Heroes of Progress in America - Charles Morris

John Ericsson,
the Inventor of the "Monitor"

Our great men have not all been of American birth. Europe has sent us many men who became among the best of American citizens and the ablest and most useful dwellers upon our soil. One of these, a man of high distinction in the field of invention, was John Ericsson, born in Langbanshyttan, Sweden, July 31, 1803. He came to America in 1839, when thirty-six years of age, after having spent thirteen years in England, where he built in 1829 a locomotive that ran thirty miles an hour, and about 1833 exhibited a caloric engine. His most important work there was the application of the screw or propeller to steam navigation, an invention which in time fairly drove the paddle-wheel from the seas. When he reached the shores of America it was as a distinguished inventor. He was to spend here fifty years of his life, engaged in similar labors of many kinds.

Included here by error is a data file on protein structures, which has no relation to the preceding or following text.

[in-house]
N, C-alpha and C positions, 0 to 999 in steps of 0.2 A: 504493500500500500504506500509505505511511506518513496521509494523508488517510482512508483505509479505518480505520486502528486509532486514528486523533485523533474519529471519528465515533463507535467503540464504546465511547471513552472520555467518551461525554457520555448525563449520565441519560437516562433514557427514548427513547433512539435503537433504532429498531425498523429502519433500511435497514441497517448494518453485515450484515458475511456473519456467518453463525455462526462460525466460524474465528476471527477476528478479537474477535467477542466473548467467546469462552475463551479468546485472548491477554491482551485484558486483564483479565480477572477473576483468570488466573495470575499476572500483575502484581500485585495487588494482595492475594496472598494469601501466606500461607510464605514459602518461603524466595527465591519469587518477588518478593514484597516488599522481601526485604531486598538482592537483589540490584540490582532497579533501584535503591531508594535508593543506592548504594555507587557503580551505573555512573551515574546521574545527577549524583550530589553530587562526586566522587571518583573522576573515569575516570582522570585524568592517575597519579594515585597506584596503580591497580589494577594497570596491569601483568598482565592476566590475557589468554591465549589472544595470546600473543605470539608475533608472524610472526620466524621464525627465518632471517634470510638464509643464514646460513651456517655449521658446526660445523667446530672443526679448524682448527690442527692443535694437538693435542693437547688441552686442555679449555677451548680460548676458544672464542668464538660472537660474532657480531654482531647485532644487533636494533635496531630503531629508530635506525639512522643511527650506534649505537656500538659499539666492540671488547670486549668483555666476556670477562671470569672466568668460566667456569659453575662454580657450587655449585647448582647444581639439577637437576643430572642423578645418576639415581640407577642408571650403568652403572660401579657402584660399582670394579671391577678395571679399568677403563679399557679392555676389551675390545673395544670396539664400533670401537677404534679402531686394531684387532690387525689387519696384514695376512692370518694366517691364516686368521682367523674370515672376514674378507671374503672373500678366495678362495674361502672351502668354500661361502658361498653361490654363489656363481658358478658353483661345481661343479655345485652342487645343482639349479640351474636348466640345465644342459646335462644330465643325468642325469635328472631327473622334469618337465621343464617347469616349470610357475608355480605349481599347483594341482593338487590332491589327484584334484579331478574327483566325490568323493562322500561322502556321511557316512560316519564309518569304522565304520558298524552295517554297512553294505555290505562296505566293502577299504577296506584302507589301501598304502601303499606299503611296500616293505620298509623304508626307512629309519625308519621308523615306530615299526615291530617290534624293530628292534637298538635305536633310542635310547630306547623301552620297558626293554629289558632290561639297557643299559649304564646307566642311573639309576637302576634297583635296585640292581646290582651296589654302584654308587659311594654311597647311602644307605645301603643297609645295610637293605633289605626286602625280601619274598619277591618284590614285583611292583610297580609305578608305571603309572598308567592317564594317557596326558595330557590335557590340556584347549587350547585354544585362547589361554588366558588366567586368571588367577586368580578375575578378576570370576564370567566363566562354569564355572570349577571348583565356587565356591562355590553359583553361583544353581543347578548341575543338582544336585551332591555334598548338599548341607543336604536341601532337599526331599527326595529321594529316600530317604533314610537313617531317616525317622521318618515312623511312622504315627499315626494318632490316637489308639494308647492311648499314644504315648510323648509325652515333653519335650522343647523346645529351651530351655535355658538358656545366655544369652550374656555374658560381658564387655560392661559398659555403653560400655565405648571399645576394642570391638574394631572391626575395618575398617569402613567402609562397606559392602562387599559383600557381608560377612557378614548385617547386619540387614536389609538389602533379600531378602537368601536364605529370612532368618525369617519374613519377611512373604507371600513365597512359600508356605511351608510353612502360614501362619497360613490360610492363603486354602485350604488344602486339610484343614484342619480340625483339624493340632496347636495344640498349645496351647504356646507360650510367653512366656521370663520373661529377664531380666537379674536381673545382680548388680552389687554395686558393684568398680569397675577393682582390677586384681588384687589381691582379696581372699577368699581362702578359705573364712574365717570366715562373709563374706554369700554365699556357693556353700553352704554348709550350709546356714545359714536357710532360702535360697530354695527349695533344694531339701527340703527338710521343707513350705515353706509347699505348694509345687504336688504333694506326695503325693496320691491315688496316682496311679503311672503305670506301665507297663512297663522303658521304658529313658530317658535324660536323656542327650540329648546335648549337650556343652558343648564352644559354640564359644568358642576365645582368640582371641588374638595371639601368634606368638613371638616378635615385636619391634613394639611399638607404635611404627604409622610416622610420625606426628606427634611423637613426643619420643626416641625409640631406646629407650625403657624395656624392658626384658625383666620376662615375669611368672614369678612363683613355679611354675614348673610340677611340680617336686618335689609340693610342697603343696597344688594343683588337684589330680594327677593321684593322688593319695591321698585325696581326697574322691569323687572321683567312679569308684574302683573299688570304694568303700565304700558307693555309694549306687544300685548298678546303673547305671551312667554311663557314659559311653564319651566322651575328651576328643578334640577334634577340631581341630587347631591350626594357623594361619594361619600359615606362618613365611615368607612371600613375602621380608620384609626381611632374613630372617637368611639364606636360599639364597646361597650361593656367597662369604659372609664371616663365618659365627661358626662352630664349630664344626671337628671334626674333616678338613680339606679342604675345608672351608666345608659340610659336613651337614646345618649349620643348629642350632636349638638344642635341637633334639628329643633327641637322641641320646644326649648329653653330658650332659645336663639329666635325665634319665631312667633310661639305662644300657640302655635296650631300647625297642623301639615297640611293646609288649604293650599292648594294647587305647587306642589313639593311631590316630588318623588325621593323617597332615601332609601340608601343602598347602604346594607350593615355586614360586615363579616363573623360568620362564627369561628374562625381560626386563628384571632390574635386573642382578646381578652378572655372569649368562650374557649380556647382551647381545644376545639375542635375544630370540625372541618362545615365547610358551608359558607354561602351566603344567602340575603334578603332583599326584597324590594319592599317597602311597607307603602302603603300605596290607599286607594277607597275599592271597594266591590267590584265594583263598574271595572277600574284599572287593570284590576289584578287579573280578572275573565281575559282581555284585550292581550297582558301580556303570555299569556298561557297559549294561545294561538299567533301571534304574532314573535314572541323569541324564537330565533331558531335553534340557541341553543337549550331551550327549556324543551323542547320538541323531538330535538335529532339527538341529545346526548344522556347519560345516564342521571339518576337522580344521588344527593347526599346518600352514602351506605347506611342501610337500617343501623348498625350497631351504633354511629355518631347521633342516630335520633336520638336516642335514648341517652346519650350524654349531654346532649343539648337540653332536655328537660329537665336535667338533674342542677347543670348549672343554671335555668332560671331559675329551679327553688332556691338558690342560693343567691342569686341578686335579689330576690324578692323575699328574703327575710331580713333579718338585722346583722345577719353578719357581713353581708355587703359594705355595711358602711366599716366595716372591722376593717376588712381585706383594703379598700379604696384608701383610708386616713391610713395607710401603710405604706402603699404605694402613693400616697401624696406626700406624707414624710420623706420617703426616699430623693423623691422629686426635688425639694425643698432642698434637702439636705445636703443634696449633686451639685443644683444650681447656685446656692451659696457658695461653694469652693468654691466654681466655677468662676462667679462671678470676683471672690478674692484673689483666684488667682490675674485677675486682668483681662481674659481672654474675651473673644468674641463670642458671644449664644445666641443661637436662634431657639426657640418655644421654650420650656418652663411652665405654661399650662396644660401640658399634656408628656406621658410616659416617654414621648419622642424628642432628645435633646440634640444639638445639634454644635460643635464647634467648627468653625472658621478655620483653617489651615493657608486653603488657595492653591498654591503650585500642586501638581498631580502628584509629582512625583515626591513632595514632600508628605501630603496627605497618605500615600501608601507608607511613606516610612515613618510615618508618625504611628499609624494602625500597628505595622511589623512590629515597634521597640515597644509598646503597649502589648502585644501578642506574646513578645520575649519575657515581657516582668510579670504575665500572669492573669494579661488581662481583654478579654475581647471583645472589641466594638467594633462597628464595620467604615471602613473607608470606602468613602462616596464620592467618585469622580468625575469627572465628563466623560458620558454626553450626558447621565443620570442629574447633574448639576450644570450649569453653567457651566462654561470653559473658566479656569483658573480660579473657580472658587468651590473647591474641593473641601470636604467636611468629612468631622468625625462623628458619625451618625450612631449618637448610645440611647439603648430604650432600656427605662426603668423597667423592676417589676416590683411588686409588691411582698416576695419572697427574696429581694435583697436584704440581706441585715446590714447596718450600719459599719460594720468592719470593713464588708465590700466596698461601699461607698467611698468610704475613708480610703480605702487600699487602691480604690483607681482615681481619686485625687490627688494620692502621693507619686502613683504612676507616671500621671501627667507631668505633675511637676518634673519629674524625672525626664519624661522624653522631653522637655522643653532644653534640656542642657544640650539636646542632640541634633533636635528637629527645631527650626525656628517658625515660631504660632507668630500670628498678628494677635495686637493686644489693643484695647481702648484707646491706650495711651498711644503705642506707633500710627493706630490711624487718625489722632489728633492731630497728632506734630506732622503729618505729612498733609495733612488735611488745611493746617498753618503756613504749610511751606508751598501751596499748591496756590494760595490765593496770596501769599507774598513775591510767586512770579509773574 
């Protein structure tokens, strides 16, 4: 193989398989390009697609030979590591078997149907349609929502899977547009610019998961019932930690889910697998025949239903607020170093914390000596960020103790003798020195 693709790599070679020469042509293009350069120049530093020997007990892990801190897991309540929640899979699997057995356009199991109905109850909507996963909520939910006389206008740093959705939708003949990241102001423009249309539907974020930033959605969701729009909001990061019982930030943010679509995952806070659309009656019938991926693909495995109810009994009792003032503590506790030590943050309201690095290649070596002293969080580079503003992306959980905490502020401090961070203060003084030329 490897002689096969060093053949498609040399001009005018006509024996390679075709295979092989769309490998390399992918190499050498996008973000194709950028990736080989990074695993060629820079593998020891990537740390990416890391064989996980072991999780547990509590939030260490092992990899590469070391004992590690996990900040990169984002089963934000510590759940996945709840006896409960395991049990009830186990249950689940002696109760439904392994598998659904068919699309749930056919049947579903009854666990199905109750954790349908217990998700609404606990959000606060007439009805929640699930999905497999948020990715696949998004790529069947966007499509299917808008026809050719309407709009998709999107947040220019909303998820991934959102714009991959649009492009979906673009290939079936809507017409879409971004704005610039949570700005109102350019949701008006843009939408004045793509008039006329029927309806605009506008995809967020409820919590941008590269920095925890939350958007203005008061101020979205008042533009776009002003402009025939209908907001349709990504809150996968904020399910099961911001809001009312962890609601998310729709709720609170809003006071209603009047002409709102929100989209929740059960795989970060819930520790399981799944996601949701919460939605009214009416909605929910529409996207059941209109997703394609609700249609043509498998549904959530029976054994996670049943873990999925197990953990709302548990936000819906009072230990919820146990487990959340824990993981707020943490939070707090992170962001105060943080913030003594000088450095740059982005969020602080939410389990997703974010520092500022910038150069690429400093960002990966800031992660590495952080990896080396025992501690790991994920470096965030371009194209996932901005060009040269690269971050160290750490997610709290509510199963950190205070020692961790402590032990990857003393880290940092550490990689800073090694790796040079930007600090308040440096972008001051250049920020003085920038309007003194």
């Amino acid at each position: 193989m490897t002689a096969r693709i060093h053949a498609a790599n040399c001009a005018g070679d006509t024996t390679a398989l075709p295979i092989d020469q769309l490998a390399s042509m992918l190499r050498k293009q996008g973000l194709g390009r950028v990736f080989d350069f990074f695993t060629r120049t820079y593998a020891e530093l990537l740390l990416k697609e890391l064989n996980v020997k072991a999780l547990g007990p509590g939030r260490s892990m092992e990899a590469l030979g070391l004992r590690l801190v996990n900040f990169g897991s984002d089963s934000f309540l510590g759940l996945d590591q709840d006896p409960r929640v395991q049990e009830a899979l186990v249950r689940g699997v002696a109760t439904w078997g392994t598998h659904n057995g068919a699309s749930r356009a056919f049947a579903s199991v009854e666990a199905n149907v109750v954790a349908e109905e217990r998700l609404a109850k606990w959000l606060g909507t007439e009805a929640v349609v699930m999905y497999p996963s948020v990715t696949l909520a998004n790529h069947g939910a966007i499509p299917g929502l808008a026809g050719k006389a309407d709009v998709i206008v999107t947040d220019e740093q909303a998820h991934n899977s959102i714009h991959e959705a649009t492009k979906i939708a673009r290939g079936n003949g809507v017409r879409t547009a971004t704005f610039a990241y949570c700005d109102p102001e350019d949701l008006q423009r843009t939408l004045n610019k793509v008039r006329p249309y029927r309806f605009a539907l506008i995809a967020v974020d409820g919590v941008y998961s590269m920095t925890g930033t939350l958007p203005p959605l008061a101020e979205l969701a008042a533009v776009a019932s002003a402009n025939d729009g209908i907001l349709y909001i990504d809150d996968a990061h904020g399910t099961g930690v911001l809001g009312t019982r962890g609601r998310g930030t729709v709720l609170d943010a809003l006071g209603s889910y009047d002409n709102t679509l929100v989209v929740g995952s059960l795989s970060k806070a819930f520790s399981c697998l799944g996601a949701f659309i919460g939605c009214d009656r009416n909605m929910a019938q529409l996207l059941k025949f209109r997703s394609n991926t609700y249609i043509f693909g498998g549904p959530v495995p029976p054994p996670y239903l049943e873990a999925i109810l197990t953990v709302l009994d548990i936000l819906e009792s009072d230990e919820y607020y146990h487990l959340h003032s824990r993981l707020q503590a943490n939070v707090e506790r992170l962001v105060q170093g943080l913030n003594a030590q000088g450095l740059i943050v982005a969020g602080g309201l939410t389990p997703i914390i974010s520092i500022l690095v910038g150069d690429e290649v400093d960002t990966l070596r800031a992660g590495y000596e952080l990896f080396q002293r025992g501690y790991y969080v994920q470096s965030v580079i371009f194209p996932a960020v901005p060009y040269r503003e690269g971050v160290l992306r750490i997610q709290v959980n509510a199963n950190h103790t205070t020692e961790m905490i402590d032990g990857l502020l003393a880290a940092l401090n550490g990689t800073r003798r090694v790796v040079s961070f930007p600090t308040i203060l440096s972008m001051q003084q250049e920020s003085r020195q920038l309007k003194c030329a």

It was the invention of the propeller, now almost universally used on steam vessels, that brought Ericsson to America. He offered this to England, but the British Admiralty, with the blindness which that body has often shown, would have nothing to do with the new-fangled notion, and the disgusted Swede crossed the ocean in search of a more wide-awake government.

Battle of the Monitor and the Merrimac


He found the Americans far more open to new ideas, and was quickly set to work in building a warship, the steamer "Princeton," called by some one "a gimcrack of sundry inventions." It was the first steam vessel that had her engines and boilers entirely below the water line, and the first in which the screw-propeller took the place of Fulton's paddle-wheels. The "Princeton "had many other new contrivances, connected with her furnaces, her guns, her smoke-stack, etc., and proved a great success in her trial trip. The propeller in especial attracted the attention of engineers, and before many years made a revolution in steam-ship building.